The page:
Conviction rate for gender-based violence an abysmal 3%
Only 130 of the 4,058 people arrested for alleged gender-based violence (GBV) since the announcement of the lockdown in March have been convicted.
This was revealed by police minister Bheki Cele in reply to a parliamentary question from the DA. This translates to a conviction rate of only 3%.
Cele said 2,234 GBV cases were reported countrywide. Gauteng record the most at 743 (1,173 arrests), followed by the Western Cape with 534 cases and 1,093 arrests, the Eastern Cape with 243 cases and 488 arrests, and KwaZulu-Natal with 230 cases and 375 arrests.
This comes as calls are mounting for Cele to take action against GBV and femicide in SA.
On Monday, social media users using the hashtag #WhereisBhekiCele accused Cele of being silent about what action is being taken to reduce GBV and femicide.
DA MP Alexandra Abrahams said it is beyond question that, as a result of the low conviction rate, the justice system is letting down the victims of GBV by exposing them to potential revictimisation.
She said while the DA welcomes the recent introduction of three bills to tackle the scourge — all of which are still open for public comment — immediate steps must be taken to send a clear message to perpetrators of GBV that their behaviour will not be tolerated.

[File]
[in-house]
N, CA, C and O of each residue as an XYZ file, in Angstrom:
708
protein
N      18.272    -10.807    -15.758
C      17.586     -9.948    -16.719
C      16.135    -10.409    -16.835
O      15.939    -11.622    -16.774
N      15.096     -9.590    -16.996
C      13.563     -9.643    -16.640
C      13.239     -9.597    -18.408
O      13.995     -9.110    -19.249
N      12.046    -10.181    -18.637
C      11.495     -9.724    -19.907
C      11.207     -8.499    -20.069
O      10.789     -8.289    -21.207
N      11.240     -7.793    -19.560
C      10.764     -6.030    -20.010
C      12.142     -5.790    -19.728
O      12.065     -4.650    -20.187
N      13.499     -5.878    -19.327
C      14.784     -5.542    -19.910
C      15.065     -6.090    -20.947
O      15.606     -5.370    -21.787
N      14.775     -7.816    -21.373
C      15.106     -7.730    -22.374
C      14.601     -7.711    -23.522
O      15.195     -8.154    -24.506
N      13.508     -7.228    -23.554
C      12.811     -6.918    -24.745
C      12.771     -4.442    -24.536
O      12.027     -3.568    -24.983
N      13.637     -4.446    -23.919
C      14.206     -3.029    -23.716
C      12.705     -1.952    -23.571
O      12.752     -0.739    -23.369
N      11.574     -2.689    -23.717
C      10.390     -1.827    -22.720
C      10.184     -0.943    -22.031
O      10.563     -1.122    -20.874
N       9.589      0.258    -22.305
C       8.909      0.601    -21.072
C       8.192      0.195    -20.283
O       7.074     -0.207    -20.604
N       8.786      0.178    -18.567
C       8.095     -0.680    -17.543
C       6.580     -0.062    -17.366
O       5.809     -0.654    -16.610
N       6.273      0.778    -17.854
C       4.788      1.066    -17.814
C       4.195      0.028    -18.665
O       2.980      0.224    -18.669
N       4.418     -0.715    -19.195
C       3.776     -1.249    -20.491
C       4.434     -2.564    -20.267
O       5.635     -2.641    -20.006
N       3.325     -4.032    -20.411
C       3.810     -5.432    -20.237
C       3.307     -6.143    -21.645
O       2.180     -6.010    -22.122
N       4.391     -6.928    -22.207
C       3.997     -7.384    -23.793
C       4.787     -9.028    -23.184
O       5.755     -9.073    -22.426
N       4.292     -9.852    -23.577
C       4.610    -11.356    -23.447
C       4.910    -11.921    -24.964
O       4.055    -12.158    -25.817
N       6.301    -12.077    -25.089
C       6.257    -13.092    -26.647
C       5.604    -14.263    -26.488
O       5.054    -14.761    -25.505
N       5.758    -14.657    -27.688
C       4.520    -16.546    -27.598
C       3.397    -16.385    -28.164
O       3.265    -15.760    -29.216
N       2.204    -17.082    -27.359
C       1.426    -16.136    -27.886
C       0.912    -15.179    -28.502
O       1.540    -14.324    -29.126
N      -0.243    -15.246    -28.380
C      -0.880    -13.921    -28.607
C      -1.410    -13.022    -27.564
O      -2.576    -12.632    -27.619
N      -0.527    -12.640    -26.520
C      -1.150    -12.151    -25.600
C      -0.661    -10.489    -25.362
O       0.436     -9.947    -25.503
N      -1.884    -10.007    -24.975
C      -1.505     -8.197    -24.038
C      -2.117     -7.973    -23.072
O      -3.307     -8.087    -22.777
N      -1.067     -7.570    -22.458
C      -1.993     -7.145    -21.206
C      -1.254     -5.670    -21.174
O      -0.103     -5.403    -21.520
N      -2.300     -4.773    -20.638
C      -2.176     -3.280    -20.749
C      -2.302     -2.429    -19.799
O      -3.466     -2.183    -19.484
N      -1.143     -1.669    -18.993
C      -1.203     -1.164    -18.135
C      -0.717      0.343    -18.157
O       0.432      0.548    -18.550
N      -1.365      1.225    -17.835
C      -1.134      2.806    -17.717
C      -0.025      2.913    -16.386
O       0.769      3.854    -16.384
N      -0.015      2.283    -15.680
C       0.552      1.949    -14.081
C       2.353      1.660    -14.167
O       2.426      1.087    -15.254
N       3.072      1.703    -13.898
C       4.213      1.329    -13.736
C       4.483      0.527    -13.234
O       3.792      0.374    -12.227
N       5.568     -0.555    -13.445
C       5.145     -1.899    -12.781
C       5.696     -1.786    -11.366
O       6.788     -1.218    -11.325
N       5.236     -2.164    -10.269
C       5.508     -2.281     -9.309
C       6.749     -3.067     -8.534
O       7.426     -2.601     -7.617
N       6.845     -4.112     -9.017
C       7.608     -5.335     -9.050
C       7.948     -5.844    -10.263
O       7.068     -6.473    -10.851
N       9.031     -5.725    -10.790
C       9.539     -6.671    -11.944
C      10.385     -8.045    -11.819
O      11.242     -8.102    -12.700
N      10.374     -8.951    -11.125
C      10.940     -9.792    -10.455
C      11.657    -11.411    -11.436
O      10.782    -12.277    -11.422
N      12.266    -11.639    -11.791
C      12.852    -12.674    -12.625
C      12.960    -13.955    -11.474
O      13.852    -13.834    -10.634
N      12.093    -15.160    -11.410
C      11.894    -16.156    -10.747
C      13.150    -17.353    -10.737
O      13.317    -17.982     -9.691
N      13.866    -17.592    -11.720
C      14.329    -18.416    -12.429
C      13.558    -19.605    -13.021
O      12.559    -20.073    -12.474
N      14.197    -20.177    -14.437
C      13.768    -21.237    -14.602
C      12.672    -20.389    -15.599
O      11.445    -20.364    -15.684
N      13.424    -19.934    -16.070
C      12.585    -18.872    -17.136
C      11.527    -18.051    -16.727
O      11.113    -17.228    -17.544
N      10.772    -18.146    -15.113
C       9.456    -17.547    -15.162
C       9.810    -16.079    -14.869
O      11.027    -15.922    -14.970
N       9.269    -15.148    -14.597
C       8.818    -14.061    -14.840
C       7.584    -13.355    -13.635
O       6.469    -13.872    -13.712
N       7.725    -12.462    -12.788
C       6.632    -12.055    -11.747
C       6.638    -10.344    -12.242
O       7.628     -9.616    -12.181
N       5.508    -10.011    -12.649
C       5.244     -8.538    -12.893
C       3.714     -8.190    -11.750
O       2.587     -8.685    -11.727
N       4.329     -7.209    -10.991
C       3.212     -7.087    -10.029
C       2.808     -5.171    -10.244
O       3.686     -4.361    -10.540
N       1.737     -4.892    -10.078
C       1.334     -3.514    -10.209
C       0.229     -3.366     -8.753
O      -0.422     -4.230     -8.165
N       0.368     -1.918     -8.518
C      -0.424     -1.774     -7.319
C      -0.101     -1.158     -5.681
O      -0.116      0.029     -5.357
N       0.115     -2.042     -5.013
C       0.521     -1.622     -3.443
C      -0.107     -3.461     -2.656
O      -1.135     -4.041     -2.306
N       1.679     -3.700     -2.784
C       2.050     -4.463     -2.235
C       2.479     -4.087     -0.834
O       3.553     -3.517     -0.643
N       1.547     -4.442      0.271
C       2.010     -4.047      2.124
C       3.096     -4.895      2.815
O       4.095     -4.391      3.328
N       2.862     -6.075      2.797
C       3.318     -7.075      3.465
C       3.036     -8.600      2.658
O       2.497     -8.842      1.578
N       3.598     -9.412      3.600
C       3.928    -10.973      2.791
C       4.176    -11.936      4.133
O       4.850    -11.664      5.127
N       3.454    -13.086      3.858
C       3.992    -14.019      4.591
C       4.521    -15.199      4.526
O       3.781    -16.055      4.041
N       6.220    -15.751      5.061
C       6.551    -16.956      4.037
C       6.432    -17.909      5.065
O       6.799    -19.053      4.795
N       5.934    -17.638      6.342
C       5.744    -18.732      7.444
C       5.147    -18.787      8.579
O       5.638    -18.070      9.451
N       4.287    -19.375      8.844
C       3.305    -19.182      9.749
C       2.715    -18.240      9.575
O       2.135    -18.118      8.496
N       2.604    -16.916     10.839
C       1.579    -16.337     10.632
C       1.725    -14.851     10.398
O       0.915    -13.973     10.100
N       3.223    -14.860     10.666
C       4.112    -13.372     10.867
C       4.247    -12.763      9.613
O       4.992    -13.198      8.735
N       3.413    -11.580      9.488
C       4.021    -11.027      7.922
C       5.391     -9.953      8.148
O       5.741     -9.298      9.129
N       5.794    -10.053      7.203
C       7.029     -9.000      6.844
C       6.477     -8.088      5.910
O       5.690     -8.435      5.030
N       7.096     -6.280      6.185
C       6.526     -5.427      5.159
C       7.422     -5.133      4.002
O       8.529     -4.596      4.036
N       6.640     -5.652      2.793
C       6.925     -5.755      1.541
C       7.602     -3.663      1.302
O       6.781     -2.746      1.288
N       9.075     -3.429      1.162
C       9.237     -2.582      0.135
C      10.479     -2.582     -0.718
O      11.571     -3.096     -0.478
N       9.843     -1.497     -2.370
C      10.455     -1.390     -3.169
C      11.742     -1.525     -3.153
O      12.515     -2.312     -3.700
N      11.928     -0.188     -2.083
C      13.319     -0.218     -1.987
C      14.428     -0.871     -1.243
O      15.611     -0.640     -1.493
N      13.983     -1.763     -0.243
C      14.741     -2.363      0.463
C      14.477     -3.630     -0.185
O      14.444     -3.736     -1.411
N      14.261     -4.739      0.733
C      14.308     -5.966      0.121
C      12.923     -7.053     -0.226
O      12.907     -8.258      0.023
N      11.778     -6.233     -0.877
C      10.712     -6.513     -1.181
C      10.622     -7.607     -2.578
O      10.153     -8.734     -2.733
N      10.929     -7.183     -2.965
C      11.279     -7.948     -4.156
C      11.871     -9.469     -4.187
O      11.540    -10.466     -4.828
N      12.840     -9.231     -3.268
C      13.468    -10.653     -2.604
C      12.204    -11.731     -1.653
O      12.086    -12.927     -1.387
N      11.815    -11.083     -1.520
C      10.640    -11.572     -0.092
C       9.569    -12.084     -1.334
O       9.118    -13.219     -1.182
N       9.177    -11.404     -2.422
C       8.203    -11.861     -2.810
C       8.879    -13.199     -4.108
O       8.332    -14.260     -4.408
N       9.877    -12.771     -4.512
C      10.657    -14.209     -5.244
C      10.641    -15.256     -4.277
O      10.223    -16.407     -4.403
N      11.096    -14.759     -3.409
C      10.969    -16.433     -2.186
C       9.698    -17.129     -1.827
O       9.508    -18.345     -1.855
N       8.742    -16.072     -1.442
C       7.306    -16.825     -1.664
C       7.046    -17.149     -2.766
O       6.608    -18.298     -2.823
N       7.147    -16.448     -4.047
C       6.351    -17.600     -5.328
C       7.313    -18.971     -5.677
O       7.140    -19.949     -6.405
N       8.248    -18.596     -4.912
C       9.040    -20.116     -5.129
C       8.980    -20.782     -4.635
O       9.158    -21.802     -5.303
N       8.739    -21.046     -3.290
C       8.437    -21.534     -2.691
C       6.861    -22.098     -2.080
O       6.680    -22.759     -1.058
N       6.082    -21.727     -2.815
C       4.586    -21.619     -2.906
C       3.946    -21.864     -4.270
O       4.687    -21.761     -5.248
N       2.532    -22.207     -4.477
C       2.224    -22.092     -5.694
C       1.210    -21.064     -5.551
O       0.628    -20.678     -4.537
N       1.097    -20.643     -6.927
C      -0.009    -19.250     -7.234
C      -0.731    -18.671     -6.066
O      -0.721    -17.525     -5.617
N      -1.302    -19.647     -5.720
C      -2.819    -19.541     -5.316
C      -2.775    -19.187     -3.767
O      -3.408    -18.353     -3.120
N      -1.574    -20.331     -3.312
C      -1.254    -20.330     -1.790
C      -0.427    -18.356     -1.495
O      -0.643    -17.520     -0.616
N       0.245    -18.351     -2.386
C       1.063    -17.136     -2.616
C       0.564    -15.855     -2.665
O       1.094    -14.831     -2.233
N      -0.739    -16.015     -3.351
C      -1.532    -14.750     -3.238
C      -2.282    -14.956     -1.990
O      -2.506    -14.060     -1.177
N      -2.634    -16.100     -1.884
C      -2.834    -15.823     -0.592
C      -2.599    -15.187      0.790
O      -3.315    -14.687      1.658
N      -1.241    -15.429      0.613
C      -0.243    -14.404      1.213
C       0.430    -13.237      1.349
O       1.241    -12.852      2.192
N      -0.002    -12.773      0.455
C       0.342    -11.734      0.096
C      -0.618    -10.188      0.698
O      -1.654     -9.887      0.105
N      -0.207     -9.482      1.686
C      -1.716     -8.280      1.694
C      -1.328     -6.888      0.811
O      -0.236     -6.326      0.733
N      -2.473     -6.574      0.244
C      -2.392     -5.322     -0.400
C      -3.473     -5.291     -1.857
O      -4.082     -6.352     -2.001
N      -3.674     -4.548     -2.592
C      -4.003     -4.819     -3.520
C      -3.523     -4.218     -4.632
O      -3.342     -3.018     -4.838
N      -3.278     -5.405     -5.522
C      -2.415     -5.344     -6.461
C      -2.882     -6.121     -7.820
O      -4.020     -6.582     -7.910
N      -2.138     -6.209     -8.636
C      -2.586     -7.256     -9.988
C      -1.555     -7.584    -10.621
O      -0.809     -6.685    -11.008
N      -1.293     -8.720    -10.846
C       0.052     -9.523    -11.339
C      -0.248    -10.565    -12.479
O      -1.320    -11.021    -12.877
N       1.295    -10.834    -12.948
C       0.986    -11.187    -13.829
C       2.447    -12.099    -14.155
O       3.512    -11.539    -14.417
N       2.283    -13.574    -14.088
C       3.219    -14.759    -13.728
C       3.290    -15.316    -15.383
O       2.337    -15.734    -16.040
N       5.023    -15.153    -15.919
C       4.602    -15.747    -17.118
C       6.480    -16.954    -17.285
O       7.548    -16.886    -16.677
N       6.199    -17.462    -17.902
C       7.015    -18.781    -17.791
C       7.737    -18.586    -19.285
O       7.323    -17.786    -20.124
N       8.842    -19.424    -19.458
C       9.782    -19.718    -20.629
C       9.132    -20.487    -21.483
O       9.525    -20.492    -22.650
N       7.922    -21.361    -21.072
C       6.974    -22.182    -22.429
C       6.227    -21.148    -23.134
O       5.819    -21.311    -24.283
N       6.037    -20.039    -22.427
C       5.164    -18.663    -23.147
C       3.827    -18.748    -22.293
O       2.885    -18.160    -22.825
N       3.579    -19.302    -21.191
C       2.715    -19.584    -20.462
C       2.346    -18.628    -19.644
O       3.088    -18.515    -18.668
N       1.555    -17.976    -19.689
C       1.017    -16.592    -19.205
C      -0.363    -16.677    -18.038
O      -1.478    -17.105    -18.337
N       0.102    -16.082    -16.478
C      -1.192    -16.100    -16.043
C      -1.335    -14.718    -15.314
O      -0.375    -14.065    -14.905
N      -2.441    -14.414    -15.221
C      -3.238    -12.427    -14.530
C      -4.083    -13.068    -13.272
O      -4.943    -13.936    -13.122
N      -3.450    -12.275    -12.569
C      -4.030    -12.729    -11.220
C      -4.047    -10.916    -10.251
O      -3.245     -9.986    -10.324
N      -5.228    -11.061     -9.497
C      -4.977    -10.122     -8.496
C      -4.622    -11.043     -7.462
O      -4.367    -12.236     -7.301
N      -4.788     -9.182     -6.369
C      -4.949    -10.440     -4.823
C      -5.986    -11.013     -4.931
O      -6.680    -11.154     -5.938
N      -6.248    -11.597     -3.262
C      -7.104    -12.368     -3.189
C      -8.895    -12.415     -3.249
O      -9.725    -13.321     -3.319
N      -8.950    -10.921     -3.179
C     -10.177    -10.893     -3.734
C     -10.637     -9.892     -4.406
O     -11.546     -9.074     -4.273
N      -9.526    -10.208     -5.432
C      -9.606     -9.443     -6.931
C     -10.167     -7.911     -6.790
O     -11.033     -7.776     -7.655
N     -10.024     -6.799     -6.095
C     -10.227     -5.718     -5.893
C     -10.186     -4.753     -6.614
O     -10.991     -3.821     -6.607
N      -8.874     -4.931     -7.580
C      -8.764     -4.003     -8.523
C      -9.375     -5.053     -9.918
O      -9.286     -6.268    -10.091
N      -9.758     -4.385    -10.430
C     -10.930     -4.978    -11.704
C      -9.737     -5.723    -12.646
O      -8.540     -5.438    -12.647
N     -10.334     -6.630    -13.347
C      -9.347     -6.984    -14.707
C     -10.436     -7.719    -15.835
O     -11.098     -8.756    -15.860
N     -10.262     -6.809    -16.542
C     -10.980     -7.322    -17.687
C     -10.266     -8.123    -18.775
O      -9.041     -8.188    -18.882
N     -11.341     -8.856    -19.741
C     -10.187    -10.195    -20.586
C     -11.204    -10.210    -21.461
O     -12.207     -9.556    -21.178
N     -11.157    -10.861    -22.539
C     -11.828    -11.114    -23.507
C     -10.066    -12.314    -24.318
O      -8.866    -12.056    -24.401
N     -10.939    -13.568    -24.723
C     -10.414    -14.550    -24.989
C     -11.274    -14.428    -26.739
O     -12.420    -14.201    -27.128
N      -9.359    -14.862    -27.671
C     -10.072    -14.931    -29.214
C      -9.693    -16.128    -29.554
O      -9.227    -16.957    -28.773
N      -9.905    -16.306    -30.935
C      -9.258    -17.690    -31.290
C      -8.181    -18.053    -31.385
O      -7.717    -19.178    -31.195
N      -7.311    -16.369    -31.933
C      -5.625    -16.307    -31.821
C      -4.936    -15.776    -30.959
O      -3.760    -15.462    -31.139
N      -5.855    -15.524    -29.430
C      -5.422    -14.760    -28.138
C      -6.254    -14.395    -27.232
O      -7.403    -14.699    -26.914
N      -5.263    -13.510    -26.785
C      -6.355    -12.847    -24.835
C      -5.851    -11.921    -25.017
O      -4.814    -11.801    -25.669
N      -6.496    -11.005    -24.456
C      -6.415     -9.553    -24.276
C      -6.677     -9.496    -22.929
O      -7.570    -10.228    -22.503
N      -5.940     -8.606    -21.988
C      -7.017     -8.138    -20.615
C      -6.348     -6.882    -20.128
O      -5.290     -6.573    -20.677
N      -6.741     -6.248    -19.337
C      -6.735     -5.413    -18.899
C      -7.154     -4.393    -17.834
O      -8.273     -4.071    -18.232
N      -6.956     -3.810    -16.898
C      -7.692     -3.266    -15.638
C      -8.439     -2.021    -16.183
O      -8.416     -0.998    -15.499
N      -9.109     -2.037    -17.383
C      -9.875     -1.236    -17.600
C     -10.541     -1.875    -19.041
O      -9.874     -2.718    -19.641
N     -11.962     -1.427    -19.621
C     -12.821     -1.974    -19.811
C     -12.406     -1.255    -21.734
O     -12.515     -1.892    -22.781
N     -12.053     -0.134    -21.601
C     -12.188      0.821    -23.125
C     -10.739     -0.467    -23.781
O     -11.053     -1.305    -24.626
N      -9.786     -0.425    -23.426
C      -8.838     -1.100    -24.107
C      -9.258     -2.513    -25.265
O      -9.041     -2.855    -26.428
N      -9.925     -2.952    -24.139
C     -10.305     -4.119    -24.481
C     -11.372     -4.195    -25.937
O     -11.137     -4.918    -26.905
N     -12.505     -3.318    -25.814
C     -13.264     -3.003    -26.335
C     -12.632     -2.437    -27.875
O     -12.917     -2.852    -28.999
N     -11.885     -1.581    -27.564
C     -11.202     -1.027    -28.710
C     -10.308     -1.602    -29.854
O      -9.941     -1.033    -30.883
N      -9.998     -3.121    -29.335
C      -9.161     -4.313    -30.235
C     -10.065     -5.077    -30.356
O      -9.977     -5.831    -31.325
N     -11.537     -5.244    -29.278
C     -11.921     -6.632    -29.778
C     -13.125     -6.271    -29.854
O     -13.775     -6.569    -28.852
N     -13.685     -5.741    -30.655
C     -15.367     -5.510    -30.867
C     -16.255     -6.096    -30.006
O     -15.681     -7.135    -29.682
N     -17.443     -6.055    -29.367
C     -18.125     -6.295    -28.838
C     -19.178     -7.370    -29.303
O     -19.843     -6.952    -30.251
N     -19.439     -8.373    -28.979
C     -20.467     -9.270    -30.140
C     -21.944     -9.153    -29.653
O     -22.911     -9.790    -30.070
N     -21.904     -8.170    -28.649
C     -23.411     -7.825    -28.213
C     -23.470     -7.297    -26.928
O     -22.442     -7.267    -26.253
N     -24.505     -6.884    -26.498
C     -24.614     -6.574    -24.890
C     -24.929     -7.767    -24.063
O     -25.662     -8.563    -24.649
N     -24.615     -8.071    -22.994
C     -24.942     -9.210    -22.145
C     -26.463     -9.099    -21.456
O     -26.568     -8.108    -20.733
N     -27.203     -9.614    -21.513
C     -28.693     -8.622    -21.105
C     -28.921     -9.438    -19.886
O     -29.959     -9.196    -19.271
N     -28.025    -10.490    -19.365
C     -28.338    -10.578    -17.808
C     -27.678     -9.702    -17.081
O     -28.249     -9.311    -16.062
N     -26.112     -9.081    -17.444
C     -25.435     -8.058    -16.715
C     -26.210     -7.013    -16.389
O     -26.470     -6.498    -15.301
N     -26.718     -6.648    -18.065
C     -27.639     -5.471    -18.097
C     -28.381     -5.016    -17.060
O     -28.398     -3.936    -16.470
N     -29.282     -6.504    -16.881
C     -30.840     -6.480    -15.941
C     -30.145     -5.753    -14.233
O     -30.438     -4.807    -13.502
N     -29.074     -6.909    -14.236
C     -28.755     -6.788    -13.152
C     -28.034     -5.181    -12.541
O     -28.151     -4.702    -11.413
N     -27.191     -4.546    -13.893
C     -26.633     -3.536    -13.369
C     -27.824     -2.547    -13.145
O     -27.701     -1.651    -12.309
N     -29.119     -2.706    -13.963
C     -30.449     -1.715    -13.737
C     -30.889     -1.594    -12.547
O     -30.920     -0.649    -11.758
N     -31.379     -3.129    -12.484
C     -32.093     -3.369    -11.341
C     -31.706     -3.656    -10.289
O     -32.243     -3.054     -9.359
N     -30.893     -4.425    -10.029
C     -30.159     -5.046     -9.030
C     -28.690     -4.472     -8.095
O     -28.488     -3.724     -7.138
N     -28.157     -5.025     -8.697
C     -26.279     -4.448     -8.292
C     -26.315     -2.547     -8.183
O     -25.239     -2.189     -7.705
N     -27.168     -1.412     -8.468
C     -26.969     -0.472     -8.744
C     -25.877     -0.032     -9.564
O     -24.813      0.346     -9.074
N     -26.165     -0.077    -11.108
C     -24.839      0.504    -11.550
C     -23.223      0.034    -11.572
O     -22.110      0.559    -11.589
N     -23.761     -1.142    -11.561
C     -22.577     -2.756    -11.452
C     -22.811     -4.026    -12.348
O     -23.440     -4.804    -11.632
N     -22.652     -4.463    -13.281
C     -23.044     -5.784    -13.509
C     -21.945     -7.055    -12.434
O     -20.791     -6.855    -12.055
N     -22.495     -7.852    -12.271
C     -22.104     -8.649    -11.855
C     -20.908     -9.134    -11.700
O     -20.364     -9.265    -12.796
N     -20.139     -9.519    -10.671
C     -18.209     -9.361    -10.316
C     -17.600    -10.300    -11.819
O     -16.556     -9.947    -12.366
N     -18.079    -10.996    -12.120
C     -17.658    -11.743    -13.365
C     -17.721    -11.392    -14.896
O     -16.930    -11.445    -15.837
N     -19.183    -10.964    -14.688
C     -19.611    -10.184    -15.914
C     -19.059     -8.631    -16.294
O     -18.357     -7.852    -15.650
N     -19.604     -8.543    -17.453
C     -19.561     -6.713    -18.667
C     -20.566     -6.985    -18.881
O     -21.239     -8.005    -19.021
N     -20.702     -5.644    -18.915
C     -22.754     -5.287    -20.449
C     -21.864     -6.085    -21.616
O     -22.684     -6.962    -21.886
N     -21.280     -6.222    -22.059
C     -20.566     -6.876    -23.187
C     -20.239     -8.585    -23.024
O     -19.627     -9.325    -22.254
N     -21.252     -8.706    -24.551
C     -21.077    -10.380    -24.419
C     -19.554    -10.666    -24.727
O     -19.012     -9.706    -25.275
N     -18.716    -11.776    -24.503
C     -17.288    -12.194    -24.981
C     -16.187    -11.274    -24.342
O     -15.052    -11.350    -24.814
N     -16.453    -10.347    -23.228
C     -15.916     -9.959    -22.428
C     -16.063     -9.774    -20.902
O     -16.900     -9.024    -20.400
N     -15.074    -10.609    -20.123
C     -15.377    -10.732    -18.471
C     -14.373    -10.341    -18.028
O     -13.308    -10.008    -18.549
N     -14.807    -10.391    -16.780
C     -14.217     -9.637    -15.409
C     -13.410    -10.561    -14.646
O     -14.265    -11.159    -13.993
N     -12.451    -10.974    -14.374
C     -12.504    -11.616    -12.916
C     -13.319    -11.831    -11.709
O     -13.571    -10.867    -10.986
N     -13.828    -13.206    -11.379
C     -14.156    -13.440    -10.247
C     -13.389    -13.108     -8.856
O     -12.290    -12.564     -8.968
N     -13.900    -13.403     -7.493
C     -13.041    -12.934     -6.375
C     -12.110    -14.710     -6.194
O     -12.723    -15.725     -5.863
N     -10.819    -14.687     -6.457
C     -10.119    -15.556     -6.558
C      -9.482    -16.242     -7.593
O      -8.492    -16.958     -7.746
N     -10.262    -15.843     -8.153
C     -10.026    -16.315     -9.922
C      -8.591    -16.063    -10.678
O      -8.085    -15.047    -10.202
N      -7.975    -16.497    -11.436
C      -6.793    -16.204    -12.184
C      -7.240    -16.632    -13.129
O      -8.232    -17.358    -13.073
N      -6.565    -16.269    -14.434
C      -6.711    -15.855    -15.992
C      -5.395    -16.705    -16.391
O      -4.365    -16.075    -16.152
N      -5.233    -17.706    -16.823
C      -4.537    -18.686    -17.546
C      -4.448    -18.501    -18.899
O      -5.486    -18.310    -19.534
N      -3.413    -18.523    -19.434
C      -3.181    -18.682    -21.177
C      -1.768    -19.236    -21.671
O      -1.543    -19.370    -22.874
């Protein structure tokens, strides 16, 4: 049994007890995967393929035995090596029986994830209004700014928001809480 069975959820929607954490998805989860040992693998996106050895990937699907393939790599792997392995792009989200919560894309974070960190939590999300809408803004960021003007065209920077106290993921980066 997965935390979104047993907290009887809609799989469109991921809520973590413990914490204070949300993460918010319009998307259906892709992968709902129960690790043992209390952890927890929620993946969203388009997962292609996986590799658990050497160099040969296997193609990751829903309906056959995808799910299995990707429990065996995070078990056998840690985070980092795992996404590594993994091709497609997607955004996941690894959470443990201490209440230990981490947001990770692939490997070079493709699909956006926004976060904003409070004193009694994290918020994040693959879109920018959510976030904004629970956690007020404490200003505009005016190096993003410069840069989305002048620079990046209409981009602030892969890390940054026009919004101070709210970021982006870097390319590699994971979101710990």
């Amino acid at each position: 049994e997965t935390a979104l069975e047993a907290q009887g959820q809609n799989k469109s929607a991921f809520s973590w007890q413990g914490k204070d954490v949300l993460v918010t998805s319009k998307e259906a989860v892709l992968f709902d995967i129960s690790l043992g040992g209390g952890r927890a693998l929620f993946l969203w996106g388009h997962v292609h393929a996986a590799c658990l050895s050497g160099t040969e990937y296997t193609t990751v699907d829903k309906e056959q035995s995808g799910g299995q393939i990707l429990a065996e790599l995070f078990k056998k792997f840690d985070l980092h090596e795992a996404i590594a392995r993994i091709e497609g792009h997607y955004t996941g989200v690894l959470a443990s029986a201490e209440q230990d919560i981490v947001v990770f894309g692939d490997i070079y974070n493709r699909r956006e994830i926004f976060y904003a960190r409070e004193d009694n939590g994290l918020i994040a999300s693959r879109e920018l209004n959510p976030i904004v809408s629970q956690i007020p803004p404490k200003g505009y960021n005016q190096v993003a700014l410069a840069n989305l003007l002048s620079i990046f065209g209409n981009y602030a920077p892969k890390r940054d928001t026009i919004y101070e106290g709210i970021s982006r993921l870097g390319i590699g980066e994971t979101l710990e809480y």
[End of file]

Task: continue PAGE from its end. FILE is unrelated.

“We can no longer afford to pay lip service to what is evidently a ‘war’ against defenceless women and children. A low conviction rate for perpetrators of GBV sends out a wrong message which emboldens them to continue with their abusive behaviour,” Abrahams said.
On Wednesday, when President Cyril Ramaphosa announced the country's move to lockdown level 1, he said violence against women and children has continued unabated during the pandemic.
“We are determined to continue with our resolve to deal with the scourge of GBV and femicide,” he said. “Based on the latest data, we have identified 30 hotspots around the country where this problem is most rife.”
Ramaphosa said measures would include the rollout of an integrated and multidisciplinary model that incorporates psychosocial support, case investigation, housing services and economic empowerment for survivors under one roof.
“The Khuseleka One Stop centres expand on the mandate of the existing network of Thuthuzela Care Centres, and are already operational in districts in the North West, Limpopo and the Eastern Cape.
“Work is under way to expand this model of care and support to all provinces.”
The department of social development recently introduced the Victim Services Support Bill which aims to bring victims to the centre of the justice system to ensure the rights applicable to a perpetrator are also extended to a victim.
LISTEN | Cele sets a target on GBV in SA’s hotspots